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Fossil range: Late Miocene - Recent
House mouse, Mus musculus
House mouse, Mus musculus
Scientific classification
Kingdom: Animalia
Phylum: Chordata
Class: Mammalia
Order: Rodentia
Superfamily: Muroidea
Family: Muridae
Subfamily: Murinae
Genus: Mus
Linnaeus, 1758
Feral mouse
Feral mouse
The mouse is a mammal that belongs to one of numerous species of small rodents in the genus Mus and various related genera of the family Muridæ (Old World Mice).The best known mouse species is the common house mouse (Mus musculus). It is found in nearly all countries and, as the laboratory mouse, serves as an important model organism in biology; it is also a popular pet. (Non-biologists often use the term "mouse" synonymously with "Mus musculus"). The American white-footed mouse (Peromyscus leucopus) and the deer mouse ( Peromyscus maniculatus) also sometimes live in houses. These species of mice live commensally with humans. Although they may live up to two years in the lab, the average mouse in the wild lives only 3 months, primarily due to heavy predation. Cats, wild dogs, birds-of-prey, and snakes prey heavily upon mice.Mice can be harmful pests, damaging and eating crops and spreading diseases through their parasites and feces. The original motivation for the domestication of cats is thought to have been for their predation of mice and their relatives, the rats. A mouse trap can also be used to catch mice.Mice cannot see colors, but they can see shades from black to white.There are 38 species in the genus Mus.

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Mice in laboratory experiments
Mice as pets
Taxonomy of the genus Mus

Diet - Contents

Mice generally live on a herbivore diet, but are actually omnivores: they will eat meat, the dead bodies of other mice, and have been observed to self-cannibalise their tails during starvation. Mice eat grains and fruits for a regular diet. (Which is the main reason they damage crops.)

Mice in laboratory experiments - Contents

Mice are very common experimental animals in biology and psychology primarily because they are mammals, and thus share a high degree of homology with humans, but can be manipulated in ways that would be considered unethical to do with humans.Usually genetically uniform strains of mice are used in experiments. Mice can be deleted for specific genes to study the function of the gene in question. Mice which have deletions of both copies of the same gene are called knock outs for that gene. The so called nude mice is a strain bearing a spontaneous mutation. Nude mice have no hair and they are also called SCID mice, for Severe Combined Immunodeficiency, as their immunesystem is impaired. Nude mice can be used in cancer studies, they do not reject cells and tissue from other mice or even other species which can be tested in the mouse for tumorforming capacities.Additional benefits of mice in laboratory research include the fact that mice are small, relatively inexpensive, and several generations can be observed in a short period of time. The mouse genome has been sequenced, and many genes which share homology to human genes have been identified. In the 2006 Biosatellite project, a group of mice will orbit Earth inside a spinning spacecraft to determine how mice react to gravity equivalent to that of Mars. [1]

Mice as pets - Contents

Mice are now one of the leading rodent pets. Although their main purpose in pet stores is to be sold as snake food, many people buy mice as companion pets. Some common products used are:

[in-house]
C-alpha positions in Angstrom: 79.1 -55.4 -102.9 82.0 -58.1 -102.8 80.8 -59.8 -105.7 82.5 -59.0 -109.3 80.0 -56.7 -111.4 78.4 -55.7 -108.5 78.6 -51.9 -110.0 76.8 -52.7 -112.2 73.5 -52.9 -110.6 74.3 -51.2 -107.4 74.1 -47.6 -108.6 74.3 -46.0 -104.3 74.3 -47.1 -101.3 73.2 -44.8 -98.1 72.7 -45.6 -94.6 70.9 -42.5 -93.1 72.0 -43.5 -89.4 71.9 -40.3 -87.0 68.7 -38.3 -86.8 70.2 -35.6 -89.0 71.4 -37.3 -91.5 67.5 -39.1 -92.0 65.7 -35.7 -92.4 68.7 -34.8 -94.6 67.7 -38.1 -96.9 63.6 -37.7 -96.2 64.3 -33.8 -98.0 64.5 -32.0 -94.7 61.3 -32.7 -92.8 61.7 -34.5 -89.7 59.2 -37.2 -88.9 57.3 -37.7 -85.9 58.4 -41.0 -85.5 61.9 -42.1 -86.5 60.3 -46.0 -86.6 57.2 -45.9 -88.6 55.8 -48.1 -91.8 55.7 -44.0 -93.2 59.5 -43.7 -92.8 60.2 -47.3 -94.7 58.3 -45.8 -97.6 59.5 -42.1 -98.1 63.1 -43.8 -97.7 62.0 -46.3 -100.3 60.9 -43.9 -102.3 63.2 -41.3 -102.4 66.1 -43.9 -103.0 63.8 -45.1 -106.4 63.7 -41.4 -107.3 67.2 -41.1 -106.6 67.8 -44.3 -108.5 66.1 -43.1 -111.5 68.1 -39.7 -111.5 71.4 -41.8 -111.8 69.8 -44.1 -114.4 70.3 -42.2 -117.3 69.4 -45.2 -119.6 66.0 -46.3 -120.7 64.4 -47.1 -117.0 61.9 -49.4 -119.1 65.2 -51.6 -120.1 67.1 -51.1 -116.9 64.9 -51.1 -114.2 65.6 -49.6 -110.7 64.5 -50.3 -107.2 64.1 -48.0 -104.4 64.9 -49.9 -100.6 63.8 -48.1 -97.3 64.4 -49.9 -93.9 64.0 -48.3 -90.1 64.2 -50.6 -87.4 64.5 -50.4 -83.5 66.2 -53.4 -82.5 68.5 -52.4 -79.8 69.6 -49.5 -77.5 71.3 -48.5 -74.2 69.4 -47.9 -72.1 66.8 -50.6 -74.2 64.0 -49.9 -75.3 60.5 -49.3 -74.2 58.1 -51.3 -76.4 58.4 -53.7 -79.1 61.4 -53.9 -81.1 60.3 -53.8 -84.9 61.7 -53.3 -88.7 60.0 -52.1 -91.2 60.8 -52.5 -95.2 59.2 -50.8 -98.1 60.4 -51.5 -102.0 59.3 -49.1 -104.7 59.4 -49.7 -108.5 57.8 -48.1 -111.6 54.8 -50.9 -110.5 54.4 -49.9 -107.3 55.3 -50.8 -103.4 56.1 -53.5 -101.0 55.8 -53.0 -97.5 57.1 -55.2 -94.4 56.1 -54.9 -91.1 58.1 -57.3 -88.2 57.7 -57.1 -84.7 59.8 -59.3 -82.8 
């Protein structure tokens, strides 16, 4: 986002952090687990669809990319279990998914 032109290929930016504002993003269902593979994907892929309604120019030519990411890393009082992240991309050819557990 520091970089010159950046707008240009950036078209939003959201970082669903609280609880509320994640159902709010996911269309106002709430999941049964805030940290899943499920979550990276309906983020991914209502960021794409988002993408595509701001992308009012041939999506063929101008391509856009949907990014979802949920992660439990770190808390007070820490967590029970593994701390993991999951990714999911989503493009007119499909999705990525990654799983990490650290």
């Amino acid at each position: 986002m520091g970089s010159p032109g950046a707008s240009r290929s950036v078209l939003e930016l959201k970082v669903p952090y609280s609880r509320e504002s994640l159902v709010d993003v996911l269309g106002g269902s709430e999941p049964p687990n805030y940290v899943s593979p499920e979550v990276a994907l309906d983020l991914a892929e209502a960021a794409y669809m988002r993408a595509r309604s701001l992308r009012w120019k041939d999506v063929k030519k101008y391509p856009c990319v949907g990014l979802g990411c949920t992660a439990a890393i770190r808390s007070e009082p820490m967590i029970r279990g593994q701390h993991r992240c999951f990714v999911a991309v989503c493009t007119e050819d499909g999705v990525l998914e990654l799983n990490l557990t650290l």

• Cage- Usually a hamster or gerbil cage, but special mouse cages are now available
  • Food- Special pelleted and seed-based food is available.
  • Bedding- Usually hardwoods, such as aspen. Cedar or pine should not be used because it contains harmful oils that can damage any rodent's respiratory system. A fairly new product in the market is recycled virgin wood pulp, an environmentally-friendly, safe, clean, and efficient product. The most popular is Carefresh bedding. Another excellent litter available is chopped-up dried corn cobs.
Some benefits of having mice as pets are
  • Minimal shedding and allergens
  • Entertaining and affectionate
  • Inexpensive
  • Clean (contrary to popular belief)
  • Socially self-sufficient (when in a group of other mice)
There are, however, some disadvantages to having pet mice
  • Small and quite fragile (not as easy to handle as a dog or a cat)
  • Nocturnal
  • Frequent eye infections under stress
  • Easily subject to disease when without optimal care
  • Frequent reproduction
  • Short lifespan
  • The male's urine gives off an unpleasant odor

Taxonomy of the genus Mus - Contents

  • Genus Mus
    • Subgenus Pyromys
      • Mus platythrix
      • Mus saxicola
      • Mus philipsi
      • Mus shortridgei
      • Mus fernandoni
    • Subgenus Coelomys
      • Mus mayori
      • Mus pahari
      • Mus crociduroides
      • Mus vulcani
      • Mus famulus
    • Subgenus Mus
      • Mus caroli
      • Mus cervicolor
      • Mus cookii
      • Mus booduga
      • Mus terricolor
      • Mus musculus
      • Mus spretus
      • Mus macedonicus
      • Mus spicelegus
      • Mus fragilicauda
    • Subgenus Nannomys
      • Mus callewaerti
      • Mus setulosus
      • Mus triton
      • Mus bufo
      • Mus tenellus
      • Mus haussa
      • Mus mattheyi
      • Mus indutus
      • Mus setzeri
      • Mus musculoides
      • Mus minutoides
      • Mus orangiae
      • Mus mahomet
      • Mus sorella
      • Mus kasaicus
      • Mus neavei
      • Mus oubanguii
      • Mus goundae
      • Mus baoulei

Trivia - Contents

An estimated half million mice live on the London Underground, mostly running around the tracks.
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